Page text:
Fukuzawa Yukichi: The Great Japanese Intellectual


This post is part of series posts related to my experiences as an ABE Initiative Scholar in Japan. If you want to read related posts, please CLICK HERE.

We’re attending a 5-days workshop co-organized by National Graduate Institute for Policy Studies (GRIPS) and Japan International Cooperation Agency (JICA) for JICA long-term and JDS participants. The aim is to give the participants an opportunity to deeply understand the Japanese development experience, and then to draw lessons and insights that will help them in the development of their respective countries. In my case, the possibility of contributing to the development of Somalia by understanding the experience of how Japan has developed.


The first day covered the major turning points, issues and figures that shaped the history of Japan throughout history. One amazing intellectual that I was amazed at his influence in making modern Japan is Fukuzawa Yukichi. He was a profound and reflective thinker, educator, and advocate of opening Japan to Western Ideas and civilization.

The reason why I’m fascinated by his story and legacy is that he was an advocate of education, individual independence, and self-respect, values which I personally strive to achieve and implement in my life. I always tell my students that it is about education that makes us worth living and enables us to contribute to our society. I’m an advocate of personal development and self-education.

“It is said that heaven does not create one man above or below another man. Any existing distinction between the wise and the stupid, between the rich and the poor, comes down to a matter of education.” – Fukuzawa Yukichi , 1872

Mr. Fukuzawa Yukichi‘s hope was for a society that can continuously produce people who have the ability to think logically, who can think for oneself, and take action based on that understanding. He believed that only at the hands of such people can a society become affluent and civilized.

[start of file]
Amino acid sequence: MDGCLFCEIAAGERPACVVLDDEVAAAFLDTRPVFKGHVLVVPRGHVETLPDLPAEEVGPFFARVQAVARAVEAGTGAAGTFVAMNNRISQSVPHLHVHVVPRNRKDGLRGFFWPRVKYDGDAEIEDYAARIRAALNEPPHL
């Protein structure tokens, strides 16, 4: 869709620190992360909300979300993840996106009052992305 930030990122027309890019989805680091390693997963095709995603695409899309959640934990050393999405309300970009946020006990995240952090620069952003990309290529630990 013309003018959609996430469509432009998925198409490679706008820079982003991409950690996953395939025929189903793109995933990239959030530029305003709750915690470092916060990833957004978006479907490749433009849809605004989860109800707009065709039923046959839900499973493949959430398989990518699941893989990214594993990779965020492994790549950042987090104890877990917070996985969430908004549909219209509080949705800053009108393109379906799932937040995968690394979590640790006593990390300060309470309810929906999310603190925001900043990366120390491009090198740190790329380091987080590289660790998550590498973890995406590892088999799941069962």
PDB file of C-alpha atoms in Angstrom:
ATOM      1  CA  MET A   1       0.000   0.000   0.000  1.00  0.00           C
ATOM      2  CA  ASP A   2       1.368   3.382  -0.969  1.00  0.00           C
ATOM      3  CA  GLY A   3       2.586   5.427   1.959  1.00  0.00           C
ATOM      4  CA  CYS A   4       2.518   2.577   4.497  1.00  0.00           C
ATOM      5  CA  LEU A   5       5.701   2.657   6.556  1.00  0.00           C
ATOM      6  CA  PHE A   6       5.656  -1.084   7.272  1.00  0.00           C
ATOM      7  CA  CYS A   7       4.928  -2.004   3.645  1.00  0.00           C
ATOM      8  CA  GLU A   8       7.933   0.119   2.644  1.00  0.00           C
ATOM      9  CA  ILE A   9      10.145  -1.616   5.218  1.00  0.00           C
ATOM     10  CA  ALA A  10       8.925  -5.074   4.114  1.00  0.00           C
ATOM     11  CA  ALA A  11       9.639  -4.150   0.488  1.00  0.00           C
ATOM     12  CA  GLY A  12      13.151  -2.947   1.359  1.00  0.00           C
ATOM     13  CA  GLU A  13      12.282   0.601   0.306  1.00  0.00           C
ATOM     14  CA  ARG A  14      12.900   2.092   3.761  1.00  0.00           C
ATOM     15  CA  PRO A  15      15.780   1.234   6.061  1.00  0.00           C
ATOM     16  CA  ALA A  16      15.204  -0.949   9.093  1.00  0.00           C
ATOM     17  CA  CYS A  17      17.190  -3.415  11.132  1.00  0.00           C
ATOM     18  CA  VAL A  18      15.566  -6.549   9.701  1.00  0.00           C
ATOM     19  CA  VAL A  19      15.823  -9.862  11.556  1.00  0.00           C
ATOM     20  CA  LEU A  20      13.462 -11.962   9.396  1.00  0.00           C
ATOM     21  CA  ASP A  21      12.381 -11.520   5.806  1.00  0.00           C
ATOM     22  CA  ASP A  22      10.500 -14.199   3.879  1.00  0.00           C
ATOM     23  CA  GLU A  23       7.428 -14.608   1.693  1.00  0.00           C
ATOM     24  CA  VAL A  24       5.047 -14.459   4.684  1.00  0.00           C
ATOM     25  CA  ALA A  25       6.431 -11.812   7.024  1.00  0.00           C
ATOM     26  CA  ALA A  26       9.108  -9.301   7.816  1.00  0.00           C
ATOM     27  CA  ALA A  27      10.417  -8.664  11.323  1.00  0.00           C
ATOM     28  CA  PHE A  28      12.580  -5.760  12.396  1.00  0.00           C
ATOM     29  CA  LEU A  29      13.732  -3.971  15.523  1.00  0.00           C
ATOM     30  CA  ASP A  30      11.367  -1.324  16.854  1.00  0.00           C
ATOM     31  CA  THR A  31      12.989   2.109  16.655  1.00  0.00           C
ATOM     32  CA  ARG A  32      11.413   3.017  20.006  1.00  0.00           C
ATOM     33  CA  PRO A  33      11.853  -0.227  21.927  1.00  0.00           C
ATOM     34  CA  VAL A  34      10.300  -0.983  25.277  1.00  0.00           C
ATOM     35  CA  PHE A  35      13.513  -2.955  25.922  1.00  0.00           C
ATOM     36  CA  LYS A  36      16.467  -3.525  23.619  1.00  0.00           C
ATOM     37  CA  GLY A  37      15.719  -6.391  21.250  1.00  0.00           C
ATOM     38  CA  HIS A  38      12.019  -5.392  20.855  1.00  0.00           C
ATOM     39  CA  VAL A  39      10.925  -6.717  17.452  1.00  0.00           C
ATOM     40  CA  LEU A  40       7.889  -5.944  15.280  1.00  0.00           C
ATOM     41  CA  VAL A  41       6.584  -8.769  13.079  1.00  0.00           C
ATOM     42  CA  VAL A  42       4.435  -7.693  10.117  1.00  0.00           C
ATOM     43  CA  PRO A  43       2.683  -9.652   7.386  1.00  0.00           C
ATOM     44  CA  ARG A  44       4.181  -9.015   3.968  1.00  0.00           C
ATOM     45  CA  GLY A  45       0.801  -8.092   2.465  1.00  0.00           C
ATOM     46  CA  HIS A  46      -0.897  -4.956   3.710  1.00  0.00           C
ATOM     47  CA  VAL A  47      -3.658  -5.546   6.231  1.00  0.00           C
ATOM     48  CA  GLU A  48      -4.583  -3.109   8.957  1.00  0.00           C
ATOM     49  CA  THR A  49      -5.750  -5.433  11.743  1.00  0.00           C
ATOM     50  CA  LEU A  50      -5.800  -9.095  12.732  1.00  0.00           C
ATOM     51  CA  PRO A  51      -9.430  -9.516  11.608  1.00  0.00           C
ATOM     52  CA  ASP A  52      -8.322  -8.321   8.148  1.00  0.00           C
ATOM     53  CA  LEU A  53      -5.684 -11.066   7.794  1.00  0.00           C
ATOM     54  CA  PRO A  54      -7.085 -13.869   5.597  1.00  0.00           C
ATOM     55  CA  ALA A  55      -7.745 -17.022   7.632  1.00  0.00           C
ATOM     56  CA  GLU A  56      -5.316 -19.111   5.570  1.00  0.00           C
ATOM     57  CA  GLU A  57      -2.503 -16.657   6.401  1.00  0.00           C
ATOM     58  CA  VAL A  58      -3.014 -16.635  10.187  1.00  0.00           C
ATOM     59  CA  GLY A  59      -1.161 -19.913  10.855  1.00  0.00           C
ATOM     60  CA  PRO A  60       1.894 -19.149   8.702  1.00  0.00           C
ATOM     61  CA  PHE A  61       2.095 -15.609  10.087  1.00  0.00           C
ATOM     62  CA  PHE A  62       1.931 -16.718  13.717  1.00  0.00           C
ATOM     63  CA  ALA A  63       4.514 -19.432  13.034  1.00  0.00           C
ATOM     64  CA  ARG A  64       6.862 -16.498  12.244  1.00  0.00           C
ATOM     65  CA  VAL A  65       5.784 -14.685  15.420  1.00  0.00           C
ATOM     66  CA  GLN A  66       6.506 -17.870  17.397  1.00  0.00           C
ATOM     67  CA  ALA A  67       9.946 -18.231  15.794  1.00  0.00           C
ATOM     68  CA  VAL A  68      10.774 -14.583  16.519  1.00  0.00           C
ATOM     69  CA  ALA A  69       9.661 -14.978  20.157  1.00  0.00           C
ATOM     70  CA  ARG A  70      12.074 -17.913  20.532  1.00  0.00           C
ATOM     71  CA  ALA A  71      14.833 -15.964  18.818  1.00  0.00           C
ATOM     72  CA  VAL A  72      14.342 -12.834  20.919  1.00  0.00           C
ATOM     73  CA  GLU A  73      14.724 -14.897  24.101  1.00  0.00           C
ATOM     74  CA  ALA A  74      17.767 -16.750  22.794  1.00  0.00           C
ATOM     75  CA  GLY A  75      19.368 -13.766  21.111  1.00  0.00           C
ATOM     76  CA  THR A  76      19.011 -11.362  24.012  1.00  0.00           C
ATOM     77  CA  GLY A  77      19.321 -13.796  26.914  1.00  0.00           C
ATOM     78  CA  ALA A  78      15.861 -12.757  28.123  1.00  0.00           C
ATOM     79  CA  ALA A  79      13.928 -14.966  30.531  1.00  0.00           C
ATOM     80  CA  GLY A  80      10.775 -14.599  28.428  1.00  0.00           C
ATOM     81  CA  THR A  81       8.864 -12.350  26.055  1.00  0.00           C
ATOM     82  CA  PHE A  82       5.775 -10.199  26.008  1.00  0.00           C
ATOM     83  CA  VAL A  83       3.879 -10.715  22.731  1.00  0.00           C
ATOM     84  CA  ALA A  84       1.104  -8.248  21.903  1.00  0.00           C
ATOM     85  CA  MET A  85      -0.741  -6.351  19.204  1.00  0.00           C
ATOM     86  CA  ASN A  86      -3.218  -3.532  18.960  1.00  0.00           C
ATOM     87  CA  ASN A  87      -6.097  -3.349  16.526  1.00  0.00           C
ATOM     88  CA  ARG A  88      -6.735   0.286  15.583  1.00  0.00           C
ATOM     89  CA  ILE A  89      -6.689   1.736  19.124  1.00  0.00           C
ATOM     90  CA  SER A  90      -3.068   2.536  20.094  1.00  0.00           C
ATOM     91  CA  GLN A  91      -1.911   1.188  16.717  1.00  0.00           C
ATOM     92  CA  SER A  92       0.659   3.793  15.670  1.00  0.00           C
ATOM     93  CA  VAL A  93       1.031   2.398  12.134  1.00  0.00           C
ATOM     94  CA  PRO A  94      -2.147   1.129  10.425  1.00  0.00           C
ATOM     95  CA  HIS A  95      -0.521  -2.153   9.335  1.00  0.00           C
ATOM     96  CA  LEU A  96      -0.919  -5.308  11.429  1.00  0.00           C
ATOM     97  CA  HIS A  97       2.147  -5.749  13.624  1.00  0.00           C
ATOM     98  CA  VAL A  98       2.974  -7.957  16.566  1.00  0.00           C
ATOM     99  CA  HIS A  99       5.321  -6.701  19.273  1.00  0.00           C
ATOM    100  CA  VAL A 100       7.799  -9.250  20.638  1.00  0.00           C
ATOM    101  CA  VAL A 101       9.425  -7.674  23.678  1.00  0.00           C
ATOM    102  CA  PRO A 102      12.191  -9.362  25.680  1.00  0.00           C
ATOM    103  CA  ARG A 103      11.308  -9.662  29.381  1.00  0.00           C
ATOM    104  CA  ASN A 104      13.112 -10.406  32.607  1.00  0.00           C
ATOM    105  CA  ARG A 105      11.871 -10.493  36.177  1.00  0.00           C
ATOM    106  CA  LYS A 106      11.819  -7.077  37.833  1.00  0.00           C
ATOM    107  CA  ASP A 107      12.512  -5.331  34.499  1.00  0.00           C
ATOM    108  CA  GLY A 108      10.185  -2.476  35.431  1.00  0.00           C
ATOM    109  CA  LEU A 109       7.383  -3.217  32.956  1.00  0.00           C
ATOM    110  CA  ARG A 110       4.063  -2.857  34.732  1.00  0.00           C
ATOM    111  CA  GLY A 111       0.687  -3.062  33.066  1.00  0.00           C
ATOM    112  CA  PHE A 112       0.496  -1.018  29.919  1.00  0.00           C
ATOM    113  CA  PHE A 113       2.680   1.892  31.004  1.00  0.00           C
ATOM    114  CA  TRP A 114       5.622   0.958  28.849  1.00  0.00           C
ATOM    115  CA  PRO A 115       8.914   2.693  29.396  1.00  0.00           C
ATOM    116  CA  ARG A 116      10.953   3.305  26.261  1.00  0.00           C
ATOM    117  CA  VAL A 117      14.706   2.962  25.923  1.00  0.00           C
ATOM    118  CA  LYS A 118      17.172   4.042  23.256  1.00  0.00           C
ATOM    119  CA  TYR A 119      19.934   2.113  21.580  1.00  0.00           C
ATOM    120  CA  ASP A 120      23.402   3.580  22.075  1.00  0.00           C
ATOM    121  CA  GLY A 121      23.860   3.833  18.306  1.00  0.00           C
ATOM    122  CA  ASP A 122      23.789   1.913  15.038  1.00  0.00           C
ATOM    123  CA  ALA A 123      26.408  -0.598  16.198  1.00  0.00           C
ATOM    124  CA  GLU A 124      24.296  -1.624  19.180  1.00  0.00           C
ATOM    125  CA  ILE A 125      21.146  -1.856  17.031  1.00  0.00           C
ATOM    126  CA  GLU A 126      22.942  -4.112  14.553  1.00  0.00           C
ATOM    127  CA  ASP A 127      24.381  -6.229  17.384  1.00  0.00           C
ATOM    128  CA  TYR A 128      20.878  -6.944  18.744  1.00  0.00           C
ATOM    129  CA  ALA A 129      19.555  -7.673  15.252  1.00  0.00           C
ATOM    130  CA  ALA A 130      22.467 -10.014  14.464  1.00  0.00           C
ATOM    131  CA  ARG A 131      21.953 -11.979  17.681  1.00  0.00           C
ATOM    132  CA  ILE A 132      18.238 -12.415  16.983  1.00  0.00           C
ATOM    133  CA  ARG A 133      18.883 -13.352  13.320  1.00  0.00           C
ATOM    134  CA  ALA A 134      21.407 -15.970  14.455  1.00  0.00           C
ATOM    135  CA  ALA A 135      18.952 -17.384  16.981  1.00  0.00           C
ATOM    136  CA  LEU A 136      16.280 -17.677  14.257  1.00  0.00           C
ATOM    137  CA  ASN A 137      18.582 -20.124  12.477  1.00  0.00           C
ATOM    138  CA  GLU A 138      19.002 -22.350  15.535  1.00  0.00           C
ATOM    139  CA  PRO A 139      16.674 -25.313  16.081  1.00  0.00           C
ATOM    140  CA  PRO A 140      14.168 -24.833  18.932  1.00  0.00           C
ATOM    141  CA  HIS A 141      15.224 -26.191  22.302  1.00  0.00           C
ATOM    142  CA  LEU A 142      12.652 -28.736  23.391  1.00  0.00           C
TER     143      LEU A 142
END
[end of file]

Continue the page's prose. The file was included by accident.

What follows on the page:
He strongly believed that progress was the key to civilization, and the only way to achieve such progress was through learning/knowledge. In addition, he believed that knowledge has to be acquired not for individual advantage, rather for the development, civilization, and independence of our society.

His major works included Conditions in the West (1866-70); Encouragement of Learning (1872); An Outline of a Theory of Civilization (1875).

Finally, I found my favorite Japanese intellectual thinker, Fukuzawa Yukichi.

5 thoughts on “Fukuzawa Yukichi: The Great Japanese Intellectual

  1. Hello Ustaad Mohamed Muse. It seems that we are common in my areas of interest among them is helping people and working hard about everything. When I was in Semester six at SU we have seen a little bit about FUKUZAWA but I already felt that it wasn’t enough about the guy. If you can bring some of his work it would be terrific.


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